The eframe

A digital picture frame project based on the Efika

I am building a digital picture frame based on the Efika PowerPC mini mainboard with additional value and a classic design
The design is inspired by classic picture frames, but may also change. But the sterotype "modern design" will most likely be avoided. Modern design per se is not excluded of course! In the following I provide a blog about this project:

Raspberry [PPC]


The Raspberry Pi has gone on sale. And demand and interest crashed the distributor's website immediately. If you happen to have not heard about the Raspberry Pi, it is an ARM based ultra cheap computer board. The retail price is about 35 US$. All in all pretty similar to the board I outlined in my last post. The used Broadcom BCM2835 chip is about the same league as the Freescale 512x is. With one exception - the video engine is able to deliver HD video content.
It's a very interesting project and very similar to the project briefly outlined in my last post. Except it is ARM based instead of PPC. Given a 5125 based board could go on sale for 50-75US$ it would be a little more pricey, but still very cheap. Performancewise both would be probably more or less on par: the Raspberry Pi offers the better video, the 5125 board more flexibility (CAN, IC, touchscreen controller, usb OTG), probably a device more for hardware tinkering while the Raspberry Pi makes a very fine software tinkering device.
And while the first 10k batch of the Raspberries is sold out, I hope to get one myself from one of the next batches. Kudos to Raspberry Pi foundation - well done! But I think I could do similar - a "Raspberry PPC" ;-)

Future hardware ?


The Genesi Efika5200B is currently not produced anymore. There's still some stock though, and theoretically it can brought back to production again, but probably and realistically the Efika5200B can be rated as EOL now. Especially since a cruicial IC is announced to be EOL soon.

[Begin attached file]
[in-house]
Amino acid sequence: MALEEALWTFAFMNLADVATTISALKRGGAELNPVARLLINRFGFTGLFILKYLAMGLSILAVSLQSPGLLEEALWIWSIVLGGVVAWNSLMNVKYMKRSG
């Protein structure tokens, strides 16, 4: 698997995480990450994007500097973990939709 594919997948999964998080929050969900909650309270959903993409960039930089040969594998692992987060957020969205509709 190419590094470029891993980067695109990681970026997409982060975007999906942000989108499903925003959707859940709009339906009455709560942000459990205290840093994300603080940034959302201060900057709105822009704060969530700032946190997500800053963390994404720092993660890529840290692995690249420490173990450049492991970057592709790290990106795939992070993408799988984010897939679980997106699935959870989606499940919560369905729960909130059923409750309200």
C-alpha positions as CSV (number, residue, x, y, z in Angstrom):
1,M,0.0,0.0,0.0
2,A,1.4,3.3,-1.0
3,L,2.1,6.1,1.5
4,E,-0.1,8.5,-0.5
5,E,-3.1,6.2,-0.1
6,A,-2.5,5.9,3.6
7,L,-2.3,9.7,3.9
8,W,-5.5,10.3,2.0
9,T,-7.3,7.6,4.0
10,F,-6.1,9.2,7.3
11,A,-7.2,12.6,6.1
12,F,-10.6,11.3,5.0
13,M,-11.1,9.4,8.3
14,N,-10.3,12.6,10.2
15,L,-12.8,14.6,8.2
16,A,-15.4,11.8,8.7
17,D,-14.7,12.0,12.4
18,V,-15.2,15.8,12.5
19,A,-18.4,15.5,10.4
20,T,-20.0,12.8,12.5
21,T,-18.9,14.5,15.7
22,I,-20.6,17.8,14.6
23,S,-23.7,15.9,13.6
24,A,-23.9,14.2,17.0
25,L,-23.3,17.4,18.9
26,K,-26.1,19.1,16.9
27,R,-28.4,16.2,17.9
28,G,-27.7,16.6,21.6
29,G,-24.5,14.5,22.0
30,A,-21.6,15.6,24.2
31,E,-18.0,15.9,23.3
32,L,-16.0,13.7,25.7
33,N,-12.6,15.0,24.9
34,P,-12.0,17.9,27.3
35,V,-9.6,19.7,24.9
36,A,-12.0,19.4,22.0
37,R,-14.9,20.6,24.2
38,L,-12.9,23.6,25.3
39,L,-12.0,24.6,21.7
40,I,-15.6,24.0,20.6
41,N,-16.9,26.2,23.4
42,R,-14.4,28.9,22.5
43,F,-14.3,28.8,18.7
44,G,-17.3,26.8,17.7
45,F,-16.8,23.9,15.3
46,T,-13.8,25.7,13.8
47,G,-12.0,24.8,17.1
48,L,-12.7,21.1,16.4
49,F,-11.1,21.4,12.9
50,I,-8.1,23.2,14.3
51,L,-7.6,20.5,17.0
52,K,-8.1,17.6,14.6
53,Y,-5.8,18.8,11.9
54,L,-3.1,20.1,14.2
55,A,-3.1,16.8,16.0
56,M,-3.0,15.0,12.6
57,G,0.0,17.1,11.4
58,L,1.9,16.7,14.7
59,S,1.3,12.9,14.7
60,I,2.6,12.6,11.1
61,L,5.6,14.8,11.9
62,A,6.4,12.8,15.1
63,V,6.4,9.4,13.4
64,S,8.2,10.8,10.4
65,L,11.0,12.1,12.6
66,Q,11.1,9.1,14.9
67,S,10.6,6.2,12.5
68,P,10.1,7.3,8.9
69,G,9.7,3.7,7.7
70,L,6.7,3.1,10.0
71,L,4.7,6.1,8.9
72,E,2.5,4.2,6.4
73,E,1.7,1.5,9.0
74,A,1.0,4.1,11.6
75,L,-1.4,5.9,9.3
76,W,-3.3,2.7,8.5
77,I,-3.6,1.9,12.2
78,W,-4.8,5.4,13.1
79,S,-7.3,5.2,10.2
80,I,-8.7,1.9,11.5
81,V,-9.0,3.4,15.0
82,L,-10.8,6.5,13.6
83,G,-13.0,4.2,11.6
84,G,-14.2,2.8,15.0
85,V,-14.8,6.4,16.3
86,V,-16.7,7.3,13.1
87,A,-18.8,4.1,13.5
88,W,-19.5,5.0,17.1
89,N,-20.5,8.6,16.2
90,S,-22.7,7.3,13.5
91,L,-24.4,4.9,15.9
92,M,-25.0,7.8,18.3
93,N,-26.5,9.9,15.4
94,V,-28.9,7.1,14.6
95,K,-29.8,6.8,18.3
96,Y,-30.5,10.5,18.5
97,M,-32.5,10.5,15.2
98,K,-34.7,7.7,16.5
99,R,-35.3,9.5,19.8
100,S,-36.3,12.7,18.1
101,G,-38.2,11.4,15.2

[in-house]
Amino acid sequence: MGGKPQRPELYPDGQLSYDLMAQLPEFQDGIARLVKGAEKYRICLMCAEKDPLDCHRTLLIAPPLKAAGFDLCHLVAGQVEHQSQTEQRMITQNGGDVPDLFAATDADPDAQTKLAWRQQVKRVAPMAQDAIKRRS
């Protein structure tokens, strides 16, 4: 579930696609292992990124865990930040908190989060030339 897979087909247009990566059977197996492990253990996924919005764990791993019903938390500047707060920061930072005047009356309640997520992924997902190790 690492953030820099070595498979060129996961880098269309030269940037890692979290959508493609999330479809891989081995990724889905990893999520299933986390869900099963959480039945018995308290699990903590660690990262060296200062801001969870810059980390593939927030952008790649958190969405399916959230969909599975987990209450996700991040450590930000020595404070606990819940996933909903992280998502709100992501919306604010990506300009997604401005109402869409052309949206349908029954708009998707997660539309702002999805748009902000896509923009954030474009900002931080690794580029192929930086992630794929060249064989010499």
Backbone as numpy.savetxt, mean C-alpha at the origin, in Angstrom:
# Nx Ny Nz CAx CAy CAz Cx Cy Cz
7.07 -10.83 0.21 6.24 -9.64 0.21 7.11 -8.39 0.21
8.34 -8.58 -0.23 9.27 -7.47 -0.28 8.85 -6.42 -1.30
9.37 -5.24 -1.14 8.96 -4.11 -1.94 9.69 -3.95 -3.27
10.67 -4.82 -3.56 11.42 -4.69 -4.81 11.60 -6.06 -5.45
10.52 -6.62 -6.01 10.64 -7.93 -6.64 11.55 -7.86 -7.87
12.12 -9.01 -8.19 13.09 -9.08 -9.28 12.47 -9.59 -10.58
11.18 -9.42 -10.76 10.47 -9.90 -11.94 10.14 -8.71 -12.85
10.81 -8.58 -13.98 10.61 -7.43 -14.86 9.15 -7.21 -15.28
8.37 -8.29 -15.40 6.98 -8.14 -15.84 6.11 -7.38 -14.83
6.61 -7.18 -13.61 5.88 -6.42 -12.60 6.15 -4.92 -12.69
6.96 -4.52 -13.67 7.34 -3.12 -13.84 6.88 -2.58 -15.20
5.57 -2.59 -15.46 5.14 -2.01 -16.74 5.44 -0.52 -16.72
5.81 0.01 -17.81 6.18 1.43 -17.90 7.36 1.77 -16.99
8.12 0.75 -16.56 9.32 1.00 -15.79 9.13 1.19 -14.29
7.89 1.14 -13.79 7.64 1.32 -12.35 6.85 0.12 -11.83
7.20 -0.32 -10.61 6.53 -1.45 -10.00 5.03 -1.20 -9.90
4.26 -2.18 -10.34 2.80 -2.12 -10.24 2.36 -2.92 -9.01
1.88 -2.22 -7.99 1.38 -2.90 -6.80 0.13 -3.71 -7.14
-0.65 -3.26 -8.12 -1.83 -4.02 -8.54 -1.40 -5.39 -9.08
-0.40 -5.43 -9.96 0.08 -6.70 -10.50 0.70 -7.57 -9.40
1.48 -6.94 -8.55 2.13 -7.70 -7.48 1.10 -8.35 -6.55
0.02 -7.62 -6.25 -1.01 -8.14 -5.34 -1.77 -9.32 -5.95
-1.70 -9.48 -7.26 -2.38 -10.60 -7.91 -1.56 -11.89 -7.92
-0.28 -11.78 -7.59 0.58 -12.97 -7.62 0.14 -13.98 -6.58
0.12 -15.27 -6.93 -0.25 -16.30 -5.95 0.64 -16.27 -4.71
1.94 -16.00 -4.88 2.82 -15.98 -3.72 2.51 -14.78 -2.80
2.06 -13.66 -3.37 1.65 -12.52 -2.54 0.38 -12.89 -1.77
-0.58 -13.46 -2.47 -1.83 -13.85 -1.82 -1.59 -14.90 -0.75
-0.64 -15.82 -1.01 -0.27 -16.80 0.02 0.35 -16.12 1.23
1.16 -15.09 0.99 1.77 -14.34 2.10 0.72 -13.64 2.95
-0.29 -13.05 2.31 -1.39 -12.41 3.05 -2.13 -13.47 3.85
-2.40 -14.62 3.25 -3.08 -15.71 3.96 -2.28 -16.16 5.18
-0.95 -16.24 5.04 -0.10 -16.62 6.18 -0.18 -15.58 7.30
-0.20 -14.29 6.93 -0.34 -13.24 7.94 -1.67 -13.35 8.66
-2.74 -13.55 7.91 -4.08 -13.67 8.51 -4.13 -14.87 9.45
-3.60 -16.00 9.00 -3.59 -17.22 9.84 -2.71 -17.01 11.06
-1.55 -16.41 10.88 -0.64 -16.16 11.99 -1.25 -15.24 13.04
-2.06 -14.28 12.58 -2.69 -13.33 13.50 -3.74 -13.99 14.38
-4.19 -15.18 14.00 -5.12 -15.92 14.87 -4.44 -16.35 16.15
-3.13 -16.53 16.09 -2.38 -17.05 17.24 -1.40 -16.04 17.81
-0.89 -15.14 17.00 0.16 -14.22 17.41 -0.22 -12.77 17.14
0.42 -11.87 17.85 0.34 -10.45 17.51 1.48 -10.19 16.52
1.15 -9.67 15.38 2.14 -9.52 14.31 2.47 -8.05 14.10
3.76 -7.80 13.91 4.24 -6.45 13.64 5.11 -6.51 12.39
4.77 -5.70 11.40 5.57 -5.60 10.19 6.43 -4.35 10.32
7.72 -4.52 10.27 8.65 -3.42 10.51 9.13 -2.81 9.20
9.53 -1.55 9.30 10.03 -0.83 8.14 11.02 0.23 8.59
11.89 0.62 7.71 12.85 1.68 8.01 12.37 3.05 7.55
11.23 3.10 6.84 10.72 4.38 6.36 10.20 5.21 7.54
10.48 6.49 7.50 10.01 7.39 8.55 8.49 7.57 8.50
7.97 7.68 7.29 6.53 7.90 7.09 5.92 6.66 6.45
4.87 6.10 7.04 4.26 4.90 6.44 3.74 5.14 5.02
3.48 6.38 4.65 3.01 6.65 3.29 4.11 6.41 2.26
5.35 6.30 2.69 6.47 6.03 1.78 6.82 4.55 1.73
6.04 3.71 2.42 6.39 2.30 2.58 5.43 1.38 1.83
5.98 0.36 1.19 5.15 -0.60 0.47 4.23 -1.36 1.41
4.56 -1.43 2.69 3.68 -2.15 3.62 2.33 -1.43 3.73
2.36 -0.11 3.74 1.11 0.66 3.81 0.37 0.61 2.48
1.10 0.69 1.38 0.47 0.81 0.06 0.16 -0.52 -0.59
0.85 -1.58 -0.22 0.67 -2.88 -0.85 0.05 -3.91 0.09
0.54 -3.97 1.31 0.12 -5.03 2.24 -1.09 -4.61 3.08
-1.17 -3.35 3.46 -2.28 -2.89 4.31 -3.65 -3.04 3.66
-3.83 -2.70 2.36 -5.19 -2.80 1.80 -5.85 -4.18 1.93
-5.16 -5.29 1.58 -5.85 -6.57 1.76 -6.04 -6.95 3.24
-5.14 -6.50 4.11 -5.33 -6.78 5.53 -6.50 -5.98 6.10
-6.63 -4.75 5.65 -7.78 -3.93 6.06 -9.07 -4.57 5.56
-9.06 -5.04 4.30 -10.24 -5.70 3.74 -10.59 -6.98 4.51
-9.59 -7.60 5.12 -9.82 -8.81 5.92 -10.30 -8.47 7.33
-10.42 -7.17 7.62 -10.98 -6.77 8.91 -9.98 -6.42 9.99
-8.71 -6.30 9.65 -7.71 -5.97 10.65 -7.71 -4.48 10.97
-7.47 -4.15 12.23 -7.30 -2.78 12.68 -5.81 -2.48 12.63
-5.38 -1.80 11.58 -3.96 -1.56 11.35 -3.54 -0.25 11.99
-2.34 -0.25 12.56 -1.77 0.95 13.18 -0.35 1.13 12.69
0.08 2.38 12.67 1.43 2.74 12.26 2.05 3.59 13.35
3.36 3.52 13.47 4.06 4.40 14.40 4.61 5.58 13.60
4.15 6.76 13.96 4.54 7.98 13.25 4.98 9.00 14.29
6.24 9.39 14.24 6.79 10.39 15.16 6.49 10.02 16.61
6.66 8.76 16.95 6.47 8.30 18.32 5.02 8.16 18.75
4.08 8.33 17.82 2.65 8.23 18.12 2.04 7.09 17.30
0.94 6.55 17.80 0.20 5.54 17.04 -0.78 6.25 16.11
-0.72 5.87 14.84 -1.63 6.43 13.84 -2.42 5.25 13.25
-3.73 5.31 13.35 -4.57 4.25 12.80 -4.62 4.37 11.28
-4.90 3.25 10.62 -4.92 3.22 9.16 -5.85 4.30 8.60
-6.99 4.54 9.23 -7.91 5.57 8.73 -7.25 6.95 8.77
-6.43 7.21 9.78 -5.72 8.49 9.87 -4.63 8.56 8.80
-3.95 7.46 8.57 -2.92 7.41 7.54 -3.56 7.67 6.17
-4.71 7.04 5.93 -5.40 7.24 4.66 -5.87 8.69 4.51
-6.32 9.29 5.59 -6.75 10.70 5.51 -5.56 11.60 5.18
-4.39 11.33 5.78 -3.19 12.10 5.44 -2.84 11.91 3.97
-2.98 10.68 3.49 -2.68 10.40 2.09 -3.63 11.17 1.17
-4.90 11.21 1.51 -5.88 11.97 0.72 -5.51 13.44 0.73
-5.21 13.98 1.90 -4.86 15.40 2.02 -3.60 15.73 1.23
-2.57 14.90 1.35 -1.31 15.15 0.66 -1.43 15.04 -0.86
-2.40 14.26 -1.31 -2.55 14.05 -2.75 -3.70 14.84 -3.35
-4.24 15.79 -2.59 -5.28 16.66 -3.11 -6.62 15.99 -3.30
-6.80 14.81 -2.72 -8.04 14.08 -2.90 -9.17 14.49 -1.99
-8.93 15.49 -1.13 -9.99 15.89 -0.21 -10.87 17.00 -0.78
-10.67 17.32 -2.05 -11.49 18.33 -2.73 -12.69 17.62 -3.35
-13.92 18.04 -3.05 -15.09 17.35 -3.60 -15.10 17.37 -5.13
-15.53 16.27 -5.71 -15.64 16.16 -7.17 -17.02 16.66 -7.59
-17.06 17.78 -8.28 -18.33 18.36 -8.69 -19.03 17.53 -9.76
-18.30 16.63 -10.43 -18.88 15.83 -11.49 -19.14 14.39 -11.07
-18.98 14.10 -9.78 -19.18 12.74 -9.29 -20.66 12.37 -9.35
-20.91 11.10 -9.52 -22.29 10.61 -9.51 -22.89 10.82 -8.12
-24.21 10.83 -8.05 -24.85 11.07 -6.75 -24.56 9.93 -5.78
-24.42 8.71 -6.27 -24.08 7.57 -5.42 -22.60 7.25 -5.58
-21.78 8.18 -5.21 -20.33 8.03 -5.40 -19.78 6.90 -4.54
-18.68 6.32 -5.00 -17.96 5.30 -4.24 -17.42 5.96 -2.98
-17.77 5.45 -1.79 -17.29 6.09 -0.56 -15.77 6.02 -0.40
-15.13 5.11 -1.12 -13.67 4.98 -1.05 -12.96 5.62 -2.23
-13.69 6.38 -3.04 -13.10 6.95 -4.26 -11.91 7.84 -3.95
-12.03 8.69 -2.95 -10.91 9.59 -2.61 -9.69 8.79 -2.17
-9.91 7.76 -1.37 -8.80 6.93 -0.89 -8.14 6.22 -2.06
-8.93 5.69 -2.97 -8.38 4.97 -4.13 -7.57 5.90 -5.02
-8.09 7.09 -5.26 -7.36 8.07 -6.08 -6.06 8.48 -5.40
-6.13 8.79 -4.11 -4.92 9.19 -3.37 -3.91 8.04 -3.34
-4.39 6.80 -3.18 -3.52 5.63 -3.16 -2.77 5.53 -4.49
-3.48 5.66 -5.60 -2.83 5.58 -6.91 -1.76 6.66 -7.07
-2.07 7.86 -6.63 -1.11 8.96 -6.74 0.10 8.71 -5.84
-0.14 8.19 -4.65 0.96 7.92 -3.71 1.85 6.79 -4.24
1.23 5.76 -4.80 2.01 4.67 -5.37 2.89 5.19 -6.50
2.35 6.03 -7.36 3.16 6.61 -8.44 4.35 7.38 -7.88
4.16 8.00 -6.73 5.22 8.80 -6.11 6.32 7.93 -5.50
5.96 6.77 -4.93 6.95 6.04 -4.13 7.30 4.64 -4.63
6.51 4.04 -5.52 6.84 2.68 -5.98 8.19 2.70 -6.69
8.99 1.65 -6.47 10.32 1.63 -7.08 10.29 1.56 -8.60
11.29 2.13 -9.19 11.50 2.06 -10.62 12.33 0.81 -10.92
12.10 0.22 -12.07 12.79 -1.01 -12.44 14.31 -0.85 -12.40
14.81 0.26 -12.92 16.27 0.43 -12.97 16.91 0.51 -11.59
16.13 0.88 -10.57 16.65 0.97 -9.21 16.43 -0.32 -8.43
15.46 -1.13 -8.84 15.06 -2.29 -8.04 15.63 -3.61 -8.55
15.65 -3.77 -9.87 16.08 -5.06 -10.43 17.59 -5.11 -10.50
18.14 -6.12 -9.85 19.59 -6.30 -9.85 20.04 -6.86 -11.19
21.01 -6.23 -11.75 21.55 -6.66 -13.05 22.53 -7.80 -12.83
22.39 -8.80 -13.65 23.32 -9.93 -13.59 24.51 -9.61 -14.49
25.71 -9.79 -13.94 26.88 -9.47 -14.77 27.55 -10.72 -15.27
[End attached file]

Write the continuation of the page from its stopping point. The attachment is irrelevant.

A few years ago Genesi planed a successor on basis of the Freescale MPC5121, but eventually it was discarded and the Efika project switched to use ARM processors now instead of PowerPC.

Nevertheless I was doing some research for a fitting PowerPC replacement machine and outlined a project for an ultra low cost mini PowerPC mainboard based on Freescale's very low cost 5215 SoC processor. Estimated retail price would be about 50-80 US$.


  • really small board (about 60mmx100mm or less)
  • 400MHz e300 ppc processor (800Dhrystone MIPS)
  • 256 or 512 MiB RAM
  • 100Mbit ethernet
  • 2xusb, 1x usb OTG
  • SDHC slot (for mass storage)
  • realtime clock
  • HDMI outut (max. 1280x720 24 Bit)
  • a few extra ports (e.g. CAN and IC)
  • 3.5mm audio jacks (in/out)
  • touchscreen controller
  • energy uptake about 1-3 Watt

  • Unfortunately the 512x family of processors doesn't sport a hardware controlled cache coherence. I have to evaluate how much this will affect overall performance for general use.
    Using SDHC cards for mass storage reduces cost and energy uptake significantly and the entire device can be really tiny. For a rather low end board it is fast and big enough though.

    MorphOS 2.6


    On 10-10-10 at 10:10 MorphOS 2.6 has been released. Of course I put 2.6 to the eframe. All in all it everything works quite nice and reliable. The webbrowser OWB works well on the eframe, I can even use heavy sites like google maps or such. Kind of surprising for a 400 MHz machine. Only serious issue is the limited amount of RAM. 128 MB is not exacly plenty for demanding applications such as the browser Odessey.